How Hungarian Milk Explains Brexit

Ed Hudgins

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How Hungarian Milk Explains Brexit
By Edward Hudgins

June 24, 2016 -- A conversation I had a dozen years ago in Hungary about that country’s milk helps explain why the British voted to leave the European Union.

As part of the Hungarians’ efforts to transform their economy after communism, they planned to join the EU, which they saw as a more free-market-oriented alternative to the collapsed Soviet bloc.

But some policy folks I met with told me that one of their challenges concerned locally produced milk. It did not meet EU standards, so their dairies would have to go through a not-insignificant transformation. Furthermore, Hungarians liked their milk the way it was.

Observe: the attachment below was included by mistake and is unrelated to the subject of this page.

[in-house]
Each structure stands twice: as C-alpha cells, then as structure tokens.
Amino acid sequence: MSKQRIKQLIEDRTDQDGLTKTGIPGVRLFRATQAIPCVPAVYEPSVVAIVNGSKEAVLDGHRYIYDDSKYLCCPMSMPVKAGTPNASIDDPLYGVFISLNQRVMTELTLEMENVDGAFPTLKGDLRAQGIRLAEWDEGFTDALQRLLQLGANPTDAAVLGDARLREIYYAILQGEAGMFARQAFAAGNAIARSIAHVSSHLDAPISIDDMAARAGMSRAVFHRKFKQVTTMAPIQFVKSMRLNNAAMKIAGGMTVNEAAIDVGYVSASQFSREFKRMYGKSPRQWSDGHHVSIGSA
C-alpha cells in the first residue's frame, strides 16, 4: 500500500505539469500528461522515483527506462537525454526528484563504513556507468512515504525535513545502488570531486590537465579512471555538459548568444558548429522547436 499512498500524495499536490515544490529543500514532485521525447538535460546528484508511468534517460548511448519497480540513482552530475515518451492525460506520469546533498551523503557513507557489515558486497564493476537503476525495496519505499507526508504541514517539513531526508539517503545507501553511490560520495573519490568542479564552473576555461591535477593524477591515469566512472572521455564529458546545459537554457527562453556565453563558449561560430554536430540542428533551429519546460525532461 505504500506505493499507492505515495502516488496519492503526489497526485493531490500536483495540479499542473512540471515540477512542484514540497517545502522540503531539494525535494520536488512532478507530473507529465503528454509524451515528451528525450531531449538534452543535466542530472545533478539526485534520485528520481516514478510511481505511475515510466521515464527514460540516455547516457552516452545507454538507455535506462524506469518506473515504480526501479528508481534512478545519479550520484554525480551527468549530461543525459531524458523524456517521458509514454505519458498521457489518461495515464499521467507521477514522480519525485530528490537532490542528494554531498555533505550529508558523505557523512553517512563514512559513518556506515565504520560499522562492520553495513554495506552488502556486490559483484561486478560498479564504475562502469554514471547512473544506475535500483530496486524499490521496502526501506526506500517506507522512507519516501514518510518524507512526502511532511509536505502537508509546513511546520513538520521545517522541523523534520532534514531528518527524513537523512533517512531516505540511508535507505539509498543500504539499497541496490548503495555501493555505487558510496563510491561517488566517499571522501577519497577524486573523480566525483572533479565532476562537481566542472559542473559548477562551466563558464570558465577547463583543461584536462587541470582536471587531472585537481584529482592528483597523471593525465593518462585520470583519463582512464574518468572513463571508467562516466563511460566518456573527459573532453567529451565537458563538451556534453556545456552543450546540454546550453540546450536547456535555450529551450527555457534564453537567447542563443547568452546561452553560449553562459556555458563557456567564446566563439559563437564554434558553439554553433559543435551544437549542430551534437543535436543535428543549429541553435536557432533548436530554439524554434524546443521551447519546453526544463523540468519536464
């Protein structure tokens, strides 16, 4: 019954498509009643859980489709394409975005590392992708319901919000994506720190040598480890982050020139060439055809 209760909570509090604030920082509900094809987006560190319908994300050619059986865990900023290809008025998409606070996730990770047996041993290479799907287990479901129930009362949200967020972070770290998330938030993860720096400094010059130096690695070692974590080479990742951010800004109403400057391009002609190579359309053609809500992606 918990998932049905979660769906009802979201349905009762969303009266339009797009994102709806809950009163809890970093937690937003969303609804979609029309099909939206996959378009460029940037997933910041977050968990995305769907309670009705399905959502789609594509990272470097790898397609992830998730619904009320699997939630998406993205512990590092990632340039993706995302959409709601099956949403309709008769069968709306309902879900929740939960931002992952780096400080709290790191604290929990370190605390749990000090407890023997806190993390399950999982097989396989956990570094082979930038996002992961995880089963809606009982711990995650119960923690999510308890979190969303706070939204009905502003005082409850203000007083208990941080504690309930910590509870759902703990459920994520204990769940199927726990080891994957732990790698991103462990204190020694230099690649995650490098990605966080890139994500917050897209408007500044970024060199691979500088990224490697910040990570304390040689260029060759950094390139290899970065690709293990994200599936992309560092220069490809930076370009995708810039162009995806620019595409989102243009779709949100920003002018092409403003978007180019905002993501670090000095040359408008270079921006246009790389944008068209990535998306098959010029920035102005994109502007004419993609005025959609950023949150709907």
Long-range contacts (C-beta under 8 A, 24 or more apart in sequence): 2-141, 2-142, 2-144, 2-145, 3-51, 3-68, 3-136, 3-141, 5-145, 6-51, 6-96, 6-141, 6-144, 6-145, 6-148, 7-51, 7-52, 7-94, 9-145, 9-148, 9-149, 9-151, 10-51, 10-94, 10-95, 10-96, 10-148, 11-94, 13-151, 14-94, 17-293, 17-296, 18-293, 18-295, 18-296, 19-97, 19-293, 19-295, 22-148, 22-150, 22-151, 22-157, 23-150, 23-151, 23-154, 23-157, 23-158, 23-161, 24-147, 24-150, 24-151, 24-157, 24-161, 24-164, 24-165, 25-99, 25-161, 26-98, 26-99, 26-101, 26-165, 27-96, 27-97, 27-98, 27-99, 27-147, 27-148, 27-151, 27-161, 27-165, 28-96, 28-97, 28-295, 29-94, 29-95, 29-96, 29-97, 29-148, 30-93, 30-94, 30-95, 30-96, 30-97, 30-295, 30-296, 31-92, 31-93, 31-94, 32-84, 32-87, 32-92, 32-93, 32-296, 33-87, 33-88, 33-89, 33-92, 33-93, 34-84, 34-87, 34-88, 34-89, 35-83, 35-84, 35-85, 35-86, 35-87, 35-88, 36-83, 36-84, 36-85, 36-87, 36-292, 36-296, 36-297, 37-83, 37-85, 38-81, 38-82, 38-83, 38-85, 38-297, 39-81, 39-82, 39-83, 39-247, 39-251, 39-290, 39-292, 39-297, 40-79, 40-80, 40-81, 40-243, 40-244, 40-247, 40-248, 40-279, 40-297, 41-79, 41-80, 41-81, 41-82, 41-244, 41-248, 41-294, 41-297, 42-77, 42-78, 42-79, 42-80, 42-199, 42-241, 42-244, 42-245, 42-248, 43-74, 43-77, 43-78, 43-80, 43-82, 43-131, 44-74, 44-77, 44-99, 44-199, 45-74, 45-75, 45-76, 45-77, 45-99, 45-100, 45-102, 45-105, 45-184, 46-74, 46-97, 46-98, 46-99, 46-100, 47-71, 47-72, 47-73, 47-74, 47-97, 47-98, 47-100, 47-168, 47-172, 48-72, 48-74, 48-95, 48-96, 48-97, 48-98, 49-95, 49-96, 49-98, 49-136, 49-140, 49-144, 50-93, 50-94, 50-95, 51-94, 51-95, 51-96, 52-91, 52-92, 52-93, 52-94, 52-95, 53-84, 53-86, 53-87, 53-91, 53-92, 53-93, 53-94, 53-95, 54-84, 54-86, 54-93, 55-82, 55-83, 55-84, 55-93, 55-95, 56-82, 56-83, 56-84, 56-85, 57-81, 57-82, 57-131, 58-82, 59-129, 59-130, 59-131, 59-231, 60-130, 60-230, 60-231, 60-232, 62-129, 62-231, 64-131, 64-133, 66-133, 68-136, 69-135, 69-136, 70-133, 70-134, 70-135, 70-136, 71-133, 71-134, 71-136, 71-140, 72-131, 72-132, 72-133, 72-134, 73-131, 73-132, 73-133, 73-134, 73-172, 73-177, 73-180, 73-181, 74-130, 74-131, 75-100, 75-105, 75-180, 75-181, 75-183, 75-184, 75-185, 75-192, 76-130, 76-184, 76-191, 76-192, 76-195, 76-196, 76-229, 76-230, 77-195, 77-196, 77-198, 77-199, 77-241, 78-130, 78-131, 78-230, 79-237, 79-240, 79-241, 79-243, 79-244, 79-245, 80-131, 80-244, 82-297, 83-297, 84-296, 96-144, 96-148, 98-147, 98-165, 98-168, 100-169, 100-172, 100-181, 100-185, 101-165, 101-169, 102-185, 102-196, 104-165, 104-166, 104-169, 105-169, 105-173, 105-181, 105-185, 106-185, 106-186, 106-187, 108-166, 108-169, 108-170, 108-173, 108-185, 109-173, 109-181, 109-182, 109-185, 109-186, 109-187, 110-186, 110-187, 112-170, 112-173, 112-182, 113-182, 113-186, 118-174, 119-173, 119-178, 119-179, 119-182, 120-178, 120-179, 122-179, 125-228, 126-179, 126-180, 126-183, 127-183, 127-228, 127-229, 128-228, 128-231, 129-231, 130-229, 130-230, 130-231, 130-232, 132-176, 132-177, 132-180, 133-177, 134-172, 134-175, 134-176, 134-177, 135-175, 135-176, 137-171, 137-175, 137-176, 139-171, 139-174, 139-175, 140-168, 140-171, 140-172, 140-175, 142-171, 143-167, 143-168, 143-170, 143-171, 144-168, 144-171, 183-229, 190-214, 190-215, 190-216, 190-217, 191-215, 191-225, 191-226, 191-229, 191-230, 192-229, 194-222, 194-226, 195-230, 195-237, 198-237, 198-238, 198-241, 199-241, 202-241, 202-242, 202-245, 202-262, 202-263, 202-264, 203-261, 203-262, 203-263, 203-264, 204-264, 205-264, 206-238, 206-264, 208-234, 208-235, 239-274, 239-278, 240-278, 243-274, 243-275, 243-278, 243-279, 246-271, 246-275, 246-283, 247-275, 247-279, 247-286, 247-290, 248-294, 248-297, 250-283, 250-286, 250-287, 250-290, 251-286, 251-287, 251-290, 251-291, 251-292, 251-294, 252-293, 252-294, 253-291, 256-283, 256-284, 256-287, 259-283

Were there health issues? Were people dropping in the streets of Budapest from lactose-related illnesses?

No! It was just that the EU wanted uniform standards for products across countries. Why not just label it “Magyar Milk”? I asked. Why not let consumers in Hungary, France, Italy, and elsewhere choose whether or not to buy “Magyar Milk”? Because Brussels said “No!”

EU free trade vs. ruling EU elites

The economic attraction of the earlier, postwar European Common Market was that it was creating a single market for goods and services. It eliminated tariffs and other barriers to commerce.

But the Hungarians were finding out that they were trading unelected masters in faraway Moscow for unelected regulators in faraway Brussels.

And the British people, fed up with decades of such regulators, have now said, “Enough!”

Most Brits backing Brexit no doubt understand that the EU is not a free trade zone... (Continue reason here.)


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